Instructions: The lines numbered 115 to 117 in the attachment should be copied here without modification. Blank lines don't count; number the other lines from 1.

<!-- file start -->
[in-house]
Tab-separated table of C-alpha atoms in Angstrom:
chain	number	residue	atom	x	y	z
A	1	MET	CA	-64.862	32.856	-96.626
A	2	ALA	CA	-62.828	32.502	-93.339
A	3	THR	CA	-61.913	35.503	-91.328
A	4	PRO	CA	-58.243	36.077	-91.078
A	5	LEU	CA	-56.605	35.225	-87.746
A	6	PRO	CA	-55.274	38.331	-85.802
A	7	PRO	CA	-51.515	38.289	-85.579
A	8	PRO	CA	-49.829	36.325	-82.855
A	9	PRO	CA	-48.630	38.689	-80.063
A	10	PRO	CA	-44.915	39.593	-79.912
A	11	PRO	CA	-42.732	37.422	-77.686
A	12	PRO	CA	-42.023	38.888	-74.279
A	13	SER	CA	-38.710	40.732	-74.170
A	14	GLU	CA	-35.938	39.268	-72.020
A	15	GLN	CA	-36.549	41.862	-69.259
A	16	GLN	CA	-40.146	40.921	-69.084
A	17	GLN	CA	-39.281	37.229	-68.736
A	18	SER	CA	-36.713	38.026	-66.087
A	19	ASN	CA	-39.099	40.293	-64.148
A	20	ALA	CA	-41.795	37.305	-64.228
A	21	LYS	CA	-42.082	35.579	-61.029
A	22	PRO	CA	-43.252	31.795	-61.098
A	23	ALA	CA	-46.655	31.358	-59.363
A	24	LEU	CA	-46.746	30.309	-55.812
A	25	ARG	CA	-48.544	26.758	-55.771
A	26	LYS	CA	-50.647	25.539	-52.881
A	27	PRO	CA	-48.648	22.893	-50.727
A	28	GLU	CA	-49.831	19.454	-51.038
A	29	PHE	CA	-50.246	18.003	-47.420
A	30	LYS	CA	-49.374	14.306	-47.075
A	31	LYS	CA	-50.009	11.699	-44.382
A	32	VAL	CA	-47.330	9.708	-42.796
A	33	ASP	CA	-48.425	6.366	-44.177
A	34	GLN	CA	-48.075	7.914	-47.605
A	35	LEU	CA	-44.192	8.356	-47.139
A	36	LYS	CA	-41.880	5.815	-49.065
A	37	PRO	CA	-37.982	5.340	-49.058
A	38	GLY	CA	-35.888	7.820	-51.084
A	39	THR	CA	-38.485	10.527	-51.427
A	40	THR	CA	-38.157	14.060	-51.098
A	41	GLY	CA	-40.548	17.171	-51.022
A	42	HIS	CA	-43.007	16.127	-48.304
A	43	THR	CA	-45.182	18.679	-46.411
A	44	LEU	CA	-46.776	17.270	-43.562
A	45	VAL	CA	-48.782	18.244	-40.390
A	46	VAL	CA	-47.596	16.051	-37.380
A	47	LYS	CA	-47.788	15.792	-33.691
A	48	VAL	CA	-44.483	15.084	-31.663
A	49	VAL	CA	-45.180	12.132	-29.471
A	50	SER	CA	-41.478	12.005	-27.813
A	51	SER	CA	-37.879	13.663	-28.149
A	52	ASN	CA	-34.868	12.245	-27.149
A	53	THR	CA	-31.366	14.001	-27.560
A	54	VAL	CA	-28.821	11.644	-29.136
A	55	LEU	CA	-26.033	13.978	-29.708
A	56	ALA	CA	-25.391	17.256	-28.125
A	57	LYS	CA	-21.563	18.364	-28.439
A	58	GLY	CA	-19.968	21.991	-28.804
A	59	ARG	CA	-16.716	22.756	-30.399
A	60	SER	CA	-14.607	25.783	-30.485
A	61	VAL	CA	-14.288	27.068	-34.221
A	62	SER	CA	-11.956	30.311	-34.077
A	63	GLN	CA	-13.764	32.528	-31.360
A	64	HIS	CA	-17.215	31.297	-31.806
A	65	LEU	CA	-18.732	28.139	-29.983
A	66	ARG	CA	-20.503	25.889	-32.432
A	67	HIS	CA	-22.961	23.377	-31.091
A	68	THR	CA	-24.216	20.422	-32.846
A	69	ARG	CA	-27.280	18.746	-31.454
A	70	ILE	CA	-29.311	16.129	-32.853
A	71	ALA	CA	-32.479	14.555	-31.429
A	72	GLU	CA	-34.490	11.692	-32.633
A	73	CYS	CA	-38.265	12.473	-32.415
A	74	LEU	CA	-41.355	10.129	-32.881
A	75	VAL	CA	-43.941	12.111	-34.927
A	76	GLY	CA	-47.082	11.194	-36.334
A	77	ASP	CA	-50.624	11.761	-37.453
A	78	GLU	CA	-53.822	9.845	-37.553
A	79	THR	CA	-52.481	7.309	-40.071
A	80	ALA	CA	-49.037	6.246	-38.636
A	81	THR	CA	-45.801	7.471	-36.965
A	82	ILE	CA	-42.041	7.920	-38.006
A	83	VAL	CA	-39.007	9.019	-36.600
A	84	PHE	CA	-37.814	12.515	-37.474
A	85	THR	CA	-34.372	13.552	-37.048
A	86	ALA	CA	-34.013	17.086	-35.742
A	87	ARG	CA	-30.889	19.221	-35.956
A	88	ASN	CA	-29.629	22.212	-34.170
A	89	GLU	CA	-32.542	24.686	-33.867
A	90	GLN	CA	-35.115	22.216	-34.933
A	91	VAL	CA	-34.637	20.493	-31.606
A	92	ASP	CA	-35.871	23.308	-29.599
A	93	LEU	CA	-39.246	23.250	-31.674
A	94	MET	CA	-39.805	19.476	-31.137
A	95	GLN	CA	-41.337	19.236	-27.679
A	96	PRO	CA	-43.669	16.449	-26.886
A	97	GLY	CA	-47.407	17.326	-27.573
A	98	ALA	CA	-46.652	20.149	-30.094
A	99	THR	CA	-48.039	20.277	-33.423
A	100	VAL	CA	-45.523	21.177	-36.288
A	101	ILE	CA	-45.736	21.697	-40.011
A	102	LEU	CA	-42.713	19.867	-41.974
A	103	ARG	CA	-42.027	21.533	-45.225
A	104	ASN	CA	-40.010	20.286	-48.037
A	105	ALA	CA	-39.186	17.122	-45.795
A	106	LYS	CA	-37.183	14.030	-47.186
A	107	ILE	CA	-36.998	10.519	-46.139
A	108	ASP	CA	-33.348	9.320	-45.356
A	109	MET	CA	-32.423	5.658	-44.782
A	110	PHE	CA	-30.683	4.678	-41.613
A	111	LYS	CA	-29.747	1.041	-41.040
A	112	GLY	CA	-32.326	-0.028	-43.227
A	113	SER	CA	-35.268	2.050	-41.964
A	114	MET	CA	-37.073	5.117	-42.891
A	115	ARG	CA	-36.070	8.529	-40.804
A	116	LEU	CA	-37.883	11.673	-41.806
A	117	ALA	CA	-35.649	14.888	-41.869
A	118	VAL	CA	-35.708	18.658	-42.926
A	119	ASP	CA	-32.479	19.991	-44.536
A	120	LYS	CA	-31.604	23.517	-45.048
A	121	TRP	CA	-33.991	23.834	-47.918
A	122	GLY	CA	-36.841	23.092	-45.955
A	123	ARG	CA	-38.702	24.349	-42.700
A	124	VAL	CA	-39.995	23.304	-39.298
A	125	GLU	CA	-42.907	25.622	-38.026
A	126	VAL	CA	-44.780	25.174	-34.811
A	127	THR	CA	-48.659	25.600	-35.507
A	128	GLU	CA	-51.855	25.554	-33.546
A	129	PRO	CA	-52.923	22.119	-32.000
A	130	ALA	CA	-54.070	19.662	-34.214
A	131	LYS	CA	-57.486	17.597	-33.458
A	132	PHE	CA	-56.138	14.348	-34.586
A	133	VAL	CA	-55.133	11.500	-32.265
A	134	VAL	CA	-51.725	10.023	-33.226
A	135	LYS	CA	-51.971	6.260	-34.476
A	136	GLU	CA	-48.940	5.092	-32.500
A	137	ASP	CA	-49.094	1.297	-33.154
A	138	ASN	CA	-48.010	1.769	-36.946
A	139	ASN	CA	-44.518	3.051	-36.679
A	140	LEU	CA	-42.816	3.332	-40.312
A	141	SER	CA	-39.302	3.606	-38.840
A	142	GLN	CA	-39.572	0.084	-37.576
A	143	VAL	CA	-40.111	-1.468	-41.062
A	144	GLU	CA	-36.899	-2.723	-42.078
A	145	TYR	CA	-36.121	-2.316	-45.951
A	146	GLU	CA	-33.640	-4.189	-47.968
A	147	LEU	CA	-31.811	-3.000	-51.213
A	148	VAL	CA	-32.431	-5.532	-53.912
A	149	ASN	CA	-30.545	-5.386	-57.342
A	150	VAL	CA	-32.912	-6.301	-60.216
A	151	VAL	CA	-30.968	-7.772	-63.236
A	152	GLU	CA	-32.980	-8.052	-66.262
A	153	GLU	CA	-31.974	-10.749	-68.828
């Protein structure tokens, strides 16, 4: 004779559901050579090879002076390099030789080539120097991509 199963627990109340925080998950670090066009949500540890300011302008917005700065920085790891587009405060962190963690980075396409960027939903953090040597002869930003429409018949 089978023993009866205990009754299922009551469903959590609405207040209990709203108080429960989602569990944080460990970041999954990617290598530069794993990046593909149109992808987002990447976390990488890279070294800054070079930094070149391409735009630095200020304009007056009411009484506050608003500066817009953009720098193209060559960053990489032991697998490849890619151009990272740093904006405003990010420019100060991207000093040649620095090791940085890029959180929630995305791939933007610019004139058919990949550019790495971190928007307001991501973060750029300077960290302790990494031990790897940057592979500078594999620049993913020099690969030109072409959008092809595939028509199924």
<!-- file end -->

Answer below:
A	112	GLY	CA	-32.326	-0.028	-43.227
A	113	SER	CA	-35.268	2.050	-41.964
A	114	MET	CA	-37.073	5.117	-42.891